Whakaari Rotorua and Karel Gott: Music and dances are the strongest language in the world to bring the people together

Whakaari Rotorua and Karel Gott

When I met Frank in 2015, we talked together about many things. One of them was not published in the interview for public. But it was really interesting and strong. So I saved it for later. And later is now.

Whakaari Rotorua with Karel Gott at BertramkaI can tell you something about, who gave us good blessing. It was Karel Gott, when we visited his home in Bertramka. And he never met anybody that was Māori before. Many people in the Czech Republic, they think we are Indians. We look like some other culture and a lot of people dont know what Māori looks like. So its the first introduction to our culture, to our people.

And it was the same with Karel Gott. He was so interested that he wanted the tatoos, that we had for our performances, on his face. And the lipstick. And he wanted to have the feathers. And he wanted to have the costume. And he showed us really great respect that he had for that. And he welcomed us into his home. We stayed in his home for four hours. In the beginning, we were complete strangers. After we left his home, we were friends.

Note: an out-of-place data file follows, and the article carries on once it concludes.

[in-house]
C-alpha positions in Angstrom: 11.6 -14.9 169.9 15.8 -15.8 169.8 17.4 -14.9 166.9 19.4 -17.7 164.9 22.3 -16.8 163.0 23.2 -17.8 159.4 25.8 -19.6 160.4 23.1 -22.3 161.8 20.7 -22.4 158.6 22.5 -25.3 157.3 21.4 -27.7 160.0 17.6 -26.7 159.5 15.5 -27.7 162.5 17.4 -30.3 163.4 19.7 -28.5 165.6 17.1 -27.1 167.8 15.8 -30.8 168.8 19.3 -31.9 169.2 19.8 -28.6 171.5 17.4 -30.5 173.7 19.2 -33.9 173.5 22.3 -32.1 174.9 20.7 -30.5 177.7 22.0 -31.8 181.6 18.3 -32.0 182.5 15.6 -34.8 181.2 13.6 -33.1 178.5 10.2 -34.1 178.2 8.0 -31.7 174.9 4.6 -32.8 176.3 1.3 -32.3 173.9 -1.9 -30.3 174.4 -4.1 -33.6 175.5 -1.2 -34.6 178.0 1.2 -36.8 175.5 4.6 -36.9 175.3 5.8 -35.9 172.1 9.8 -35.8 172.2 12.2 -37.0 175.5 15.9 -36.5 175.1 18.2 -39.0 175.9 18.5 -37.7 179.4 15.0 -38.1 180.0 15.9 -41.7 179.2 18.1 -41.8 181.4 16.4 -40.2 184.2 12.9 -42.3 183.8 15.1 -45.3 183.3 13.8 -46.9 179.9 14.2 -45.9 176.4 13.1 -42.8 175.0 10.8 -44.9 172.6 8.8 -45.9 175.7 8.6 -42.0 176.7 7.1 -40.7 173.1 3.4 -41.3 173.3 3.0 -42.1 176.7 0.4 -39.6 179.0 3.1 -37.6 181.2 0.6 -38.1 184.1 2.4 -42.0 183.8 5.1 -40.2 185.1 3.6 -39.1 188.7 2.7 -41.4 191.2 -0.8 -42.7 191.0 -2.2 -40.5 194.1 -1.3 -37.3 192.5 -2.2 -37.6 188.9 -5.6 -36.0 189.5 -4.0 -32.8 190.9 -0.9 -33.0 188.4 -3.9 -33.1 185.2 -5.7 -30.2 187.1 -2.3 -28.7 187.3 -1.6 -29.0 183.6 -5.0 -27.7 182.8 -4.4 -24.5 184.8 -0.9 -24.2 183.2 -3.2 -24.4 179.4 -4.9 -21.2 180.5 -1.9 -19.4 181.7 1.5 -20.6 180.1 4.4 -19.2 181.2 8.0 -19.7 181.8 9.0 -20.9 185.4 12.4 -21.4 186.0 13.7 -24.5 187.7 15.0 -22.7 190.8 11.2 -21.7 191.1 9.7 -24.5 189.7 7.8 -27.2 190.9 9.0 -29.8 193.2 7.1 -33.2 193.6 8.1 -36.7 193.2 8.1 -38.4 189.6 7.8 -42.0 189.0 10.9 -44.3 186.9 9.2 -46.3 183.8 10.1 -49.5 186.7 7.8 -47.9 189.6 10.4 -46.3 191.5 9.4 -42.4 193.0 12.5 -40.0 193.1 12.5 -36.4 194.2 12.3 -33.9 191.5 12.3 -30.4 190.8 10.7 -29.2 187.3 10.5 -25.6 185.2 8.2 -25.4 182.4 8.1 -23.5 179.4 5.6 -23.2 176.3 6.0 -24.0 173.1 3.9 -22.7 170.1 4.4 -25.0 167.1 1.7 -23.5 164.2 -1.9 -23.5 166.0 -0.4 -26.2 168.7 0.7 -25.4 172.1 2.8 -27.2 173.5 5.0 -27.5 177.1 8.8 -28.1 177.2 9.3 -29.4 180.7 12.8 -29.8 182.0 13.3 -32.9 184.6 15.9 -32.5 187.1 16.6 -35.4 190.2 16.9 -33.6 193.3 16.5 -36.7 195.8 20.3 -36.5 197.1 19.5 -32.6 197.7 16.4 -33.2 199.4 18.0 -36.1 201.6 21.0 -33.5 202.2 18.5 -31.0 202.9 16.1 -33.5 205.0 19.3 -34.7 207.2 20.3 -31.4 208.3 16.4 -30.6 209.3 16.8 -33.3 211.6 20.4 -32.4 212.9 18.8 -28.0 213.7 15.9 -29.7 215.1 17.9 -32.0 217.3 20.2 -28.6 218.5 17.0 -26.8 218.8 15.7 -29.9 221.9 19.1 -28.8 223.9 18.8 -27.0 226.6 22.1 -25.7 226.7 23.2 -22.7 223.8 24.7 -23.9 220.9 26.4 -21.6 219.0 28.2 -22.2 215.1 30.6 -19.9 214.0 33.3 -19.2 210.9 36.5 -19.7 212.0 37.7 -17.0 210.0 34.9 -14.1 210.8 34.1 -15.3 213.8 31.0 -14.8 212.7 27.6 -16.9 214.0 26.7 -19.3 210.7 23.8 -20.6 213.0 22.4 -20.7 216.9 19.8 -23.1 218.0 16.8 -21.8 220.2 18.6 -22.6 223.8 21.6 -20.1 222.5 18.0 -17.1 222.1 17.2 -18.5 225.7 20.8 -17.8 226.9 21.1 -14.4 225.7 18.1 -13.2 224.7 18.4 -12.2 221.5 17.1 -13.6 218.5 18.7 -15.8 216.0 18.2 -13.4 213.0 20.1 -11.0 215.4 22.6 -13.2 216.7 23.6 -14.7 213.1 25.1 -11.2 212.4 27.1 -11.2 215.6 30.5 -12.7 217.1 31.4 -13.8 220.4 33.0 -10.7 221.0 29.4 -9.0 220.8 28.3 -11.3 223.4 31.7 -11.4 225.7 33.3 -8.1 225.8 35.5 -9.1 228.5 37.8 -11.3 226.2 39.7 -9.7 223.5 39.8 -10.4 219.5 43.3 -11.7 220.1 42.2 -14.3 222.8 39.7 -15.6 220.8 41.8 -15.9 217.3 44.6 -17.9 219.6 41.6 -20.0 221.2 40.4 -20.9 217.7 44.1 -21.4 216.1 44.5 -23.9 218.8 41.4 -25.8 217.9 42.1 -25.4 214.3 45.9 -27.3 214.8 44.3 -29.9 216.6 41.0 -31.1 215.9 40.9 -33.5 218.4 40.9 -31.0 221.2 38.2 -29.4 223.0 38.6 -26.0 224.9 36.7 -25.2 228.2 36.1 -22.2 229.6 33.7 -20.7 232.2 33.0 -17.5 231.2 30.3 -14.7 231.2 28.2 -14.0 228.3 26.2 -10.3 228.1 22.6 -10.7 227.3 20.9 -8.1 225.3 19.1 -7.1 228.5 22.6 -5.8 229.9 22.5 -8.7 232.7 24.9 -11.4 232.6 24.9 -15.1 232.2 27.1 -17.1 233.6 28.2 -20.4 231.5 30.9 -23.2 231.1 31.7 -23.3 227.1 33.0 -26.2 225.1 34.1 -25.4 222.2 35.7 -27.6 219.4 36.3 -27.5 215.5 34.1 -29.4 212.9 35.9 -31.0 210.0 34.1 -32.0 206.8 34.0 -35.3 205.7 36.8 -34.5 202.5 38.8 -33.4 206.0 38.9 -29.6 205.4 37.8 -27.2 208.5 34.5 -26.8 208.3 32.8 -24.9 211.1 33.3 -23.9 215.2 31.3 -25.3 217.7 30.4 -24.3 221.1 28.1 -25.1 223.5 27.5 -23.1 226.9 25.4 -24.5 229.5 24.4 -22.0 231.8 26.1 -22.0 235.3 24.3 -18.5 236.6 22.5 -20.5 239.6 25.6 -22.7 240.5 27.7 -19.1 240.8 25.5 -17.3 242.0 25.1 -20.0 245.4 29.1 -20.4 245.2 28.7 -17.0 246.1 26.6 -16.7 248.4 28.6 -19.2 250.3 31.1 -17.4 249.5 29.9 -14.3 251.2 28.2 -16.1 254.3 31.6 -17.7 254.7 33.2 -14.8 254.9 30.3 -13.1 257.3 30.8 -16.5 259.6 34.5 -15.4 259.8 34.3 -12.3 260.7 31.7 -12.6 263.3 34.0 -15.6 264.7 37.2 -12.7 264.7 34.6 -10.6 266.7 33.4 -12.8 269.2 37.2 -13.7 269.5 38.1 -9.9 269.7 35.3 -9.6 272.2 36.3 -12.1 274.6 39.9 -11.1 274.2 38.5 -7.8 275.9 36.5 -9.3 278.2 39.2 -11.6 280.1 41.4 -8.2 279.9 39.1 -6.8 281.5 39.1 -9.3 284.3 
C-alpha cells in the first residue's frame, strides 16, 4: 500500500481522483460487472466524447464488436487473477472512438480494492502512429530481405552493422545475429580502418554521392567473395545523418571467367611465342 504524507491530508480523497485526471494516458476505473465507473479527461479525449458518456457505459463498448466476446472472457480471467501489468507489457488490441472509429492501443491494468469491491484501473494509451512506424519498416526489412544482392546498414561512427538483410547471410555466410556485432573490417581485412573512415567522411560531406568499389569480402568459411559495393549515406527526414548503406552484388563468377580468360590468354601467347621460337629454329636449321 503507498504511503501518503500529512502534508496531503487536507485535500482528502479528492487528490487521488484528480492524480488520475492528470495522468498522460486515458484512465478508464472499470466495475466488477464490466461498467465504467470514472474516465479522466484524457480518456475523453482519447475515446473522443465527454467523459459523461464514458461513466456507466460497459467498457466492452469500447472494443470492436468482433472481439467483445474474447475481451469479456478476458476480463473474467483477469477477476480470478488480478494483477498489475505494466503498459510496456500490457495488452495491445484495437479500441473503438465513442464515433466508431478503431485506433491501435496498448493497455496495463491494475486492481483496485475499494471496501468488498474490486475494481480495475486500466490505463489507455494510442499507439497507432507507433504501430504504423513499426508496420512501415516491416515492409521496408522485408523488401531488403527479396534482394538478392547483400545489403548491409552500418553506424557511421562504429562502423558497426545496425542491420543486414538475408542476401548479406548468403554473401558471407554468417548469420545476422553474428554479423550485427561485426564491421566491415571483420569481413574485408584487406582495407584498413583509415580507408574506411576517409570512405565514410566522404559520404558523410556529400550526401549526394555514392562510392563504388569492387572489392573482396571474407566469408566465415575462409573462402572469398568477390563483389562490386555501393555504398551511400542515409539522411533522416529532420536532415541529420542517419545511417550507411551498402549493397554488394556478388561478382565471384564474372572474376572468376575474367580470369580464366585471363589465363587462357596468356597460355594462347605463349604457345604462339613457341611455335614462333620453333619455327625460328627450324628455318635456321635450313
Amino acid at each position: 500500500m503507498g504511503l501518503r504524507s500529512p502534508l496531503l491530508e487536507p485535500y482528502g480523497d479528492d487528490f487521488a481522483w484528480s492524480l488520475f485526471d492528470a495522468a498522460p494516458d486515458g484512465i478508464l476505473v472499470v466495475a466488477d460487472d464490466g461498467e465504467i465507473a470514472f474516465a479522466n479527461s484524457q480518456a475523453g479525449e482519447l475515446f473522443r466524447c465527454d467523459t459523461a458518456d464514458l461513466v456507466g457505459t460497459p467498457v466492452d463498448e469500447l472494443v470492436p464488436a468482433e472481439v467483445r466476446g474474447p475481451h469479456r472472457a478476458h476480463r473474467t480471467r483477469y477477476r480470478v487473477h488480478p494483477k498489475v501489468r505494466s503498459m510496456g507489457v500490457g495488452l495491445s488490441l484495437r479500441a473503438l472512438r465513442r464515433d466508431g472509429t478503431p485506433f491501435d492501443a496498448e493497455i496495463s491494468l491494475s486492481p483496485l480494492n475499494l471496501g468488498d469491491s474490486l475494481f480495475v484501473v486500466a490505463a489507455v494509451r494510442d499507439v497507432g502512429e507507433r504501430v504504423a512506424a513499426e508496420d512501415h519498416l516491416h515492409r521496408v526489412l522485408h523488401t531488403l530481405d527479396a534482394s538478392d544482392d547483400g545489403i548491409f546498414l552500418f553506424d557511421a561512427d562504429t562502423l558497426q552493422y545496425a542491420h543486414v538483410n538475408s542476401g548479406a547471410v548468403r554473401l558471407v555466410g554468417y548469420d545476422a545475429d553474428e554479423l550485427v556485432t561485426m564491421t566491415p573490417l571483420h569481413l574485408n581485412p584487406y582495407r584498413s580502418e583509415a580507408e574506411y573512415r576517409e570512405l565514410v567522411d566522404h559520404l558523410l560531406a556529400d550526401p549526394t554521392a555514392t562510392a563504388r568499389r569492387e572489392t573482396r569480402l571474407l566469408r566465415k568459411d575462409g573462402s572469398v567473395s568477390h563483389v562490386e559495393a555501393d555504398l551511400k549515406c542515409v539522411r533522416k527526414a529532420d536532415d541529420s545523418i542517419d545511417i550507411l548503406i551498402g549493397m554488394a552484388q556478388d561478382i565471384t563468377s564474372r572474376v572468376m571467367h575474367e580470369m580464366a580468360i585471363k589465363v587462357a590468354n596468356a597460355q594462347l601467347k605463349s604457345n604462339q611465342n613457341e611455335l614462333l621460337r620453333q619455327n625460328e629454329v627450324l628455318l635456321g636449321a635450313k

And I can say the same thing for all the Czech people that welcomed us into their homes. In Moravia. In Bohemia. Everywhere. We were coming as strangers and we were leaving as friends. And thats why we keep coming back, because we have more friends to say: “Hello. How are you? Ahoj. Jak se máš? Jak se máte?”

And thats why we come, thats what its all about. Thats the friendship. It doesnt matter about politics, it doesnt matter about money. Music and dances are the strongest language in the world to bring the people together.